“They look like each other. So they must love each other very much.”
Disregarding the fact that they don’t look that much alike, this was strange logic to me…
“Basenjis are everywhere. There’s a little Basenji in everything. They’re little horndogs.”
This person was, I think, extrapolating from the “primitive” status of Basenjis to the perceived ubiquity of Basenji mixes. An amusing perspective (regardless of accuracy) that goes against the decline in purebred Basenjis over the years…
“What beautiful fur he [Bowdu] has! He would make a great pair of gloves!”
Most shocking to me was the nonchalance with which this sweet, old woman made this statement as she stroked his back and made kissyfaces at him.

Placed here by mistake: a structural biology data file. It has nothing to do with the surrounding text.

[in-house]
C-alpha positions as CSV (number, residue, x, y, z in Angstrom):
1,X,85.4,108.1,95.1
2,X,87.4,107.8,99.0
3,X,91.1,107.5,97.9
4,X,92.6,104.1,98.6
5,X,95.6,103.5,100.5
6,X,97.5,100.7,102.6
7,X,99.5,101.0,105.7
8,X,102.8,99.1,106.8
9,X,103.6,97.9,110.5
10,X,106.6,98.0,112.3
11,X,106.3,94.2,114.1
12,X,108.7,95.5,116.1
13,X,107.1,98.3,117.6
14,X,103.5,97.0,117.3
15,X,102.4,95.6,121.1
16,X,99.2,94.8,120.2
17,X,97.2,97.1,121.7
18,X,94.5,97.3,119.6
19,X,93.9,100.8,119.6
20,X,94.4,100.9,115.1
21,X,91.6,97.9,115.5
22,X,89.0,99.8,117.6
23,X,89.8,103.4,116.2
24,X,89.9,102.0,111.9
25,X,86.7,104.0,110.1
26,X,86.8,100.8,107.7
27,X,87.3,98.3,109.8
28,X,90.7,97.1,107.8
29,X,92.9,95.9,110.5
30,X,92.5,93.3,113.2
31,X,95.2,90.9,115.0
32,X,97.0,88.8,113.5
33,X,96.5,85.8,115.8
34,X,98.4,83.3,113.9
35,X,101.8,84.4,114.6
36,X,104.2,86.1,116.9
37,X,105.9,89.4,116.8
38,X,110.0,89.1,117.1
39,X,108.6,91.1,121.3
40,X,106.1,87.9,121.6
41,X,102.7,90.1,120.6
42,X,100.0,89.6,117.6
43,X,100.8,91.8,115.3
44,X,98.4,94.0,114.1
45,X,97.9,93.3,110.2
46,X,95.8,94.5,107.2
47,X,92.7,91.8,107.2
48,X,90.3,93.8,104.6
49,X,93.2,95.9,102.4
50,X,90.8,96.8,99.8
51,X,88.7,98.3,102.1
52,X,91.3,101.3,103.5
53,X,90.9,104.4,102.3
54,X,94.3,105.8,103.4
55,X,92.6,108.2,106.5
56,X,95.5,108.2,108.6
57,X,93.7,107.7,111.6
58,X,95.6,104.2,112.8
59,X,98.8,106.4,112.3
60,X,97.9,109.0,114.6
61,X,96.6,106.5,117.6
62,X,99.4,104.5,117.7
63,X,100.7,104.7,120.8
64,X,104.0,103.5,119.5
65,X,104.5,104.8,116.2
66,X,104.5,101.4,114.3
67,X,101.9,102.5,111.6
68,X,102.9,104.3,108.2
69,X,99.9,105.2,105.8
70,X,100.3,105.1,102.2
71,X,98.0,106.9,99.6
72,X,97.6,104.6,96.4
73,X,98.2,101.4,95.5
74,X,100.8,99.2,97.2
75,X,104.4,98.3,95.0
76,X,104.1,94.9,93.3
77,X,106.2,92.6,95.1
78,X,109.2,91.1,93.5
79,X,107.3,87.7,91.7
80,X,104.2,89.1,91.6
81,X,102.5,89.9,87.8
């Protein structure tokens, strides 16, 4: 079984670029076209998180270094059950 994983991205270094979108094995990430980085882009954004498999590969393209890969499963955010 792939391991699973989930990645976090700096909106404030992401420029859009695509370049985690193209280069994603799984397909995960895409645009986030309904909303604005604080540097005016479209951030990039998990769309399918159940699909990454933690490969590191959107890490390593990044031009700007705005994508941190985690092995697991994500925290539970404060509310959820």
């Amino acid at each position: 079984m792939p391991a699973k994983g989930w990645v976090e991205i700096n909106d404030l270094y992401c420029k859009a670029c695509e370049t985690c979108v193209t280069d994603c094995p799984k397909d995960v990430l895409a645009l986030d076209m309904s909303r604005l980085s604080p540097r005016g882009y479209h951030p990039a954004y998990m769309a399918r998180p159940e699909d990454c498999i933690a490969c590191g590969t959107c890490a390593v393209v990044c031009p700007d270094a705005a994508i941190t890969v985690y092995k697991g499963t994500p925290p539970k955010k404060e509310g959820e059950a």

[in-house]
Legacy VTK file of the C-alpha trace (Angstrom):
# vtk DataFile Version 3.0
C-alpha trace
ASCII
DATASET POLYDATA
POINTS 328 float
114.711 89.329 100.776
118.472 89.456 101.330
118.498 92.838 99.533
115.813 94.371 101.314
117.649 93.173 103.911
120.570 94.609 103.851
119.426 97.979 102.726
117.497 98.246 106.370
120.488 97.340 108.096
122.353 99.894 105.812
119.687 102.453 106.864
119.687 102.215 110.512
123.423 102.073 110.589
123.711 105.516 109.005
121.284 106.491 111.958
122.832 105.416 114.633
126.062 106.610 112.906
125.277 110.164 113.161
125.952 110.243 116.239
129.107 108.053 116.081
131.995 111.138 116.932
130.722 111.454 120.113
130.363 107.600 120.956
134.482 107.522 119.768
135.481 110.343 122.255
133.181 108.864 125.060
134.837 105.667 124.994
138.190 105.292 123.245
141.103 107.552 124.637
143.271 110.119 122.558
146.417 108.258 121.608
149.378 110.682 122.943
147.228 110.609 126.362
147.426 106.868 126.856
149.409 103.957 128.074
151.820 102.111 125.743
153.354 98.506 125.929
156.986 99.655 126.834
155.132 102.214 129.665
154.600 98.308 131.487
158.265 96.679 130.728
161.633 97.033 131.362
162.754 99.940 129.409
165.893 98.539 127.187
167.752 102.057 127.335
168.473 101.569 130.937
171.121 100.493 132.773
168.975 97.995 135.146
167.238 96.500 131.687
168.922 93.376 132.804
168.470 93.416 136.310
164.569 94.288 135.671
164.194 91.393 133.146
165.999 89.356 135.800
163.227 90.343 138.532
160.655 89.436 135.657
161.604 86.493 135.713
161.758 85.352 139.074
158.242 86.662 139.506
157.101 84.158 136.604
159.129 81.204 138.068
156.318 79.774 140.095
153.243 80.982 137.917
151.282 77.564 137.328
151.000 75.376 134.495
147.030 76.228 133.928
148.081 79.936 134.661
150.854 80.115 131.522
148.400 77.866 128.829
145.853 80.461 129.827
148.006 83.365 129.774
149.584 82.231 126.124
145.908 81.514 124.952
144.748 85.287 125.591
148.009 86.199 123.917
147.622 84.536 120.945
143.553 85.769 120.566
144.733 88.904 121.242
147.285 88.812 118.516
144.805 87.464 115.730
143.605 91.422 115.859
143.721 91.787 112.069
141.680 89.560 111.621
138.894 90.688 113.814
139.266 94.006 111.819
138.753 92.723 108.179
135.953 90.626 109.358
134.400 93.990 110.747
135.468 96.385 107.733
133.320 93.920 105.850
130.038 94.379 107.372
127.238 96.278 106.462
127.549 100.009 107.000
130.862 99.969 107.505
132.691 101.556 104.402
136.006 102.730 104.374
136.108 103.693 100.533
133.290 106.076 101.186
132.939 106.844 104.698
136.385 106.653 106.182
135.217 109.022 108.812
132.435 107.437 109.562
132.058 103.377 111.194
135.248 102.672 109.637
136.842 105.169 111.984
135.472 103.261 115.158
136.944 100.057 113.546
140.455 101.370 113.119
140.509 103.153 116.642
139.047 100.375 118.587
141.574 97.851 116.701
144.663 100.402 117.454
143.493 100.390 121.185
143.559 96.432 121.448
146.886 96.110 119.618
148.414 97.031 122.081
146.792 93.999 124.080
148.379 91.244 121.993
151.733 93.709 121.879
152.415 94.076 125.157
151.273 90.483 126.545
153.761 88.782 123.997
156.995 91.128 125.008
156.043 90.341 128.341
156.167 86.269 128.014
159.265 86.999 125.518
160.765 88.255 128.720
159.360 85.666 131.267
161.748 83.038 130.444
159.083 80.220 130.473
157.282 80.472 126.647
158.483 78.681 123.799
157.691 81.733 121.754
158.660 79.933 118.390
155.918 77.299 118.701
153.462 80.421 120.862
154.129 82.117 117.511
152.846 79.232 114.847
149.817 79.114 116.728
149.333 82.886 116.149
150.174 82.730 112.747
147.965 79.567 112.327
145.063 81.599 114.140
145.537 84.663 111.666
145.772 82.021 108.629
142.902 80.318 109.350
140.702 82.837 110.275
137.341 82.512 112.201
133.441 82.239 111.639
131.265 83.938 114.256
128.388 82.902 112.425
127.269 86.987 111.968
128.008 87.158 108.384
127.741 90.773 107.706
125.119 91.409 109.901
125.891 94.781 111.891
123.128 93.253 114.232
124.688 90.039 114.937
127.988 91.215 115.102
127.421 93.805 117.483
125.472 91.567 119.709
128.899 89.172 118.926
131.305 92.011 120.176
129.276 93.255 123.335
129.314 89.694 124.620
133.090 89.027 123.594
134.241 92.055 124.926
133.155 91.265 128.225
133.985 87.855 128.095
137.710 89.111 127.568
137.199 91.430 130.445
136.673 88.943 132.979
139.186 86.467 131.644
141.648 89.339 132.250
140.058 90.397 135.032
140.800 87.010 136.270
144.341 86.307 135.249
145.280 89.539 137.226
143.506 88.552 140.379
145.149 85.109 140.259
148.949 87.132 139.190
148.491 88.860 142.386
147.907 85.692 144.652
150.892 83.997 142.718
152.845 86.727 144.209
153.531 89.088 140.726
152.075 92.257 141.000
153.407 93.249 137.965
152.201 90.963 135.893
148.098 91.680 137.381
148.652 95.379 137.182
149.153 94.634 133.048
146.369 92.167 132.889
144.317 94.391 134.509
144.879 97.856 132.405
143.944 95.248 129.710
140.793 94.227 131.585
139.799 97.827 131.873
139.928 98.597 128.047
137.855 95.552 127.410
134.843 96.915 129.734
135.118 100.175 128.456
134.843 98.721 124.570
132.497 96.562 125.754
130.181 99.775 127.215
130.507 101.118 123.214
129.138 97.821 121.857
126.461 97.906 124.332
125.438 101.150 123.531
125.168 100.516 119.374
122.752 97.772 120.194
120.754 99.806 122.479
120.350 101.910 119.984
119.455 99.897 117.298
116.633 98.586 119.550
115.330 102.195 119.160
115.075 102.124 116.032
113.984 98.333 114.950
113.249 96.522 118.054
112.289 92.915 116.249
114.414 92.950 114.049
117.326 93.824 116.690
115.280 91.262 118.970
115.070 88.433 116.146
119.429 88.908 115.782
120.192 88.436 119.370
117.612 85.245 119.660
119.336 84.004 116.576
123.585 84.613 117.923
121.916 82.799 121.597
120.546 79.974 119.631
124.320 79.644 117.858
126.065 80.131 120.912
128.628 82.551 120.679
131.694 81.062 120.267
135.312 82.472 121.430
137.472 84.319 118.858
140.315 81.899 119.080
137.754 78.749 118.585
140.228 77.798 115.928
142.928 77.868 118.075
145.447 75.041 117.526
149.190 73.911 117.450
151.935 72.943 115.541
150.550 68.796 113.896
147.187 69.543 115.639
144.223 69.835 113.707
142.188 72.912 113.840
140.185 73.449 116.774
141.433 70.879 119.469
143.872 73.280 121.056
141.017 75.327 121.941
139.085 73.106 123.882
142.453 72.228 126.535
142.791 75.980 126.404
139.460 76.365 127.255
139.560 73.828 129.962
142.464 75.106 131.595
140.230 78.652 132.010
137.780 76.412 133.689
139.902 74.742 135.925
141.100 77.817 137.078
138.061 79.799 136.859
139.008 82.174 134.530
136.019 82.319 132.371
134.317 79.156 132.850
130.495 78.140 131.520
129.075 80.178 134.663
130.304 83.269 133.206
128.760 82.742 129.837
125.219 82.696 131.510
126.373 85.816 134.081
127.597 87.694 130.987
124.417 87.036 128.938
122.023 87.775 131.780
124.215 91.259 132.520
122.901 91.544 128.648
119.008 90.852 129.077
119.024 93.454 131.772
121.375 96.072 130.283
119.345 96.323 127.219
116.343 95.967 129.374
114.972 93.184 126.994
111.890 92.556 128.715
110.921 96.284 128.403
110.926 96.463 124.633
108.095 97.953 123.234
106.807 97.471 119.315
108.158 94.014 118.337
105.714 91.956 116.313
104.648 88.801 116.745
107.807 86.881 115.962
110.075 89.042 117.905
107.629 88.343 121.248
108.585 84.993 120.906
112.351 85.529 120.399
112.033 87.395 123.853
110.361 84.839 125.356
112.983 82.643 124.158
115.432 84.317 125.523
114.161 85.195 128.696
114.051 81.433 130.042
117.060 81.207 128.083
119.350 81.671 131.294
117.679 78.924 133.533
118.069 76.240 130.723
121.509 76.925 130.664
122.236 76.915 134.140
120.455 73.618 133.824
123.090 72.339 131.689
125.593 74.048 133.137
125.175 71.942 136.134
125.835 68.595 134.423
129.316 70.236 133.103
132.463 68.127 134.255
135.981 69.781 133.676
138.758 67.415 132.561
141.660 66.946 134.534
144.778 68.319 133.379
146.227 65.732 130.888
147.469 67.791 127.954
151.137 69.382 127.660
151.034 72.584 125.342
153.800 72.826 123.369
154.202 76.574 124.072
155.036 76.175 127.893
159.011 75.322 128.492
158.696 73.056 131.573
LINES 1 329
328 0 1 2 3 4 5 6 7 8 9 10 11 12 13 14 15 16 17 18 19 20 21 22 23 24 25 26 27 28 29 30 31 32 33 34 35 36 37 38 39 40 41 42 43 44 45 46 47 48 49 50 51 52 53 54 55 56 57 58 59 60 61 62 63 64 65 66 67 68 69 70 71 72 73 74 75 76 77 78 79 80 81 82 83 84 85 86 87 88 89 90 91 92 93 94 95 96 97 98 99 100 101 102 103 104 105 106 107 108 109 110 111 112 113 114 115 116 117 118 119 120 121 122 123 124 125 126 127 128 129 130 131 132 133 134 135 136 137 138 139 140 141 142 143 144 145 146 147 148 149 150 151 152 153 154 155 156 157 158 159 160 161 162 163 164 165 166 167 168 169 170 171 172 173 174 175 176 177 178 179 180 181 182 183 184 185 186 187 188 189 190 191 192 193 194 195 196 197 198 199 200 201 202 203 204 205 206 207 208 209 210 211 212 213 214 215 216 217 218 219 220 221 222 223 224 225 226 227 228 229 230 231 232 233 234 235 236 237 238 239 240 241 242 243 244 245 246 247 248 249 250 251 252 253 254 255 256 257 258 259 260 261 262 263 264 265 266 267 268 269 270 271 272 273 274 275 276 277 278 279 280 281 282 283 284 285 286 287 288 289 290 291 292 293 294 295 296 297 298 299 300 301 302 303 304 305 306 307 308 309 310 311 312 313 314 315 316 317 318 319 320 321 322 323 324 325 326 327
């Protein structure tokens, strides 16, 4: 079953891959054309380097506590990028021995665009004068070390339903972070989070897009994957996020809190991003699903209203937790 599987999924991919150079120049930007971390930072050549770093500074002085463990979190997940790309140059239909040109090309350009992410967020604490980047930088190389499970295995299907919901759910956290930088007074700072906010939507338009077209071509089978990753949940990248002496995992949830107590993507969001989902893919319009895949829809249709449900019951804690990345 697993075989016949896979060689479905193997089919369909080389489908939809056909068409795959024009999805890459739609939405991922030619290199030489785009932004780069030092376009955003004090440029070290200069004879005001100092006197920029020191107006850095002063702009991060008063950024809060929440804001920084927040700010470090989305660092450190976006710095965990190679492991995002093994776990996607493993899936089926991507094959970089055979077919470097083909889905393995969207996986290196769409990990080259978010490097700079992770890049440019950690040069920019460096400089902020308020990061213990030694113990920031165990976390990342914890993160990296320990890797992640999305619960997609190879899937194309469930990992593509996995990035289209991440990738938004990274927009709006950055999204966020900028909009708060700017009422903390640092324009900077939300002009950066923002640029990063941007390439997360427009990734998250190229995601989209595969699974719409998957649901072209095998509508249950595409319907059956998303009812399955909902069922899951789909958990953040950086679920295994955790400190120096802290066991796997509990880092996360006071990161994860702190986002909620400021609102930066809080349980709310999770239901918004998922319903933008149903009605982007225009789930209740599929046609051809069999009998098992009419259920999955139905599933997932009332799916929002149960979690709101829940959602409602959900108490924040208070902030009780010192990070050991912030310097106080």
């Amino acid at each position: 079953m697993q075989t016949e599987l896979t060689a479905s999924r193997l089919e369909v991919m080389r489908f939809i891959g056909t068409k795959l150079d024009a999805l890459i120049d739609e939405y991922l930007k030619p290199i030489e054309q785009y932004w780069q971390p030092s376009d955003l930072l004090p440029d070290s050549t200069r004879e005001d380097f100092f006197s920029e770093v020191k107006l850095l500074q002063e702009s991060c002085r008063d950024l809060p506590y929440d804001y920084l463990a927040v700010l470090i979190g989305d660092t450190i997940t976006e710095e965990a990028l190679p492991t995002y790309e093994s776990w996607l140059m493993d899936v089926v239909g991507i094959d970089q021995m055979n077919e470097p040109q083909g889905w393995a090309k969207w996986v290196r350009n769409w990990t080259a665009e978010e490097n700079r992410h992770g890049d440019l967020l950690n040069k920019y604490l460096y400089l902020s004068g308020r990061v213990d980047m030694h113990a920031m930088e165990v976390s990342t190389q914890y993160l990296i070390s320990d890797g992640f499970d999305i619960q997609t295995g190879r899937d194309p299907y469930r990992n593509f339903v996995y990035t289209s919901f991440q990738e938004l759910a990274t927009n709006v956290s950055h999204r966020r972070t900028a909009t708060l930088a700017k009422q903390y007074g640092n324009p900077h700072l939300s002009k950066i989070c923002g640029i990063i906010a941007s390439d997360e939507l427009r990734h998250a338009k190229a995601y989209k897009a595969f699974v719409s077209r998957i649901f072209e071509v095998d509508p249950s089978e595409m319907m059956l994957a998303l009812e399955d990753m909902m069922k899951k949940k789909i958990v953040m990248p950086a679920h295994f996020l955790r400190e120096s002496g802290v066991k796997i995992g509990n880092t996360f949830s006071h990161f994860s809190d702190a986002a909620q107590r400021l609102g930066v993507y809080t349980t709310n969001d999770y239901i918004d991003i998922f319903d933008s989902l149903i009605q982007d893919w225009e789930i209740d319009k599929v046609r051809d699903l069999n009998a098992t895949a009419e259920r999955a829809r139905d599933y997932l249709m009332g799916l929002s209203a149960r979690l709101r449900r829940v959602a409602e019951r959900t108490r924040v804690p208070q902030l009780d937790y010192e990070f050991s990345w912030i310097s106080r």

Person A: “That’s a Basenji. They can’t bark.”
Person B: “They can’t? Really? Why not?”
Person A: “They were breeding their necks in such a way that they got their voicebox squeezed out of them.”
Oh really. Tell me more about how they bred Basenjis, please.
“Did you have to break their tails to get them to curl like that?”
Sure, I confess to some fetishization of canine curly tails, but I’m not sadistic enough to take it to the level of Chinese bound feet…
And finally, my favorite, totally politically incorrect quote —
“Shiba Inu are a bit like the Japanese. Charming, incredibly polite most of the time, but prone to sudden outbursts of violence.”
… as spoken (with great fondness, believe it or not) by a middle-aged Taiwanese woman who was probably channeling her own nationalistic education in colonial history.
(The Shiba depicted with Bowpi above is not Bowdu, and despite appearances, they are just playing!)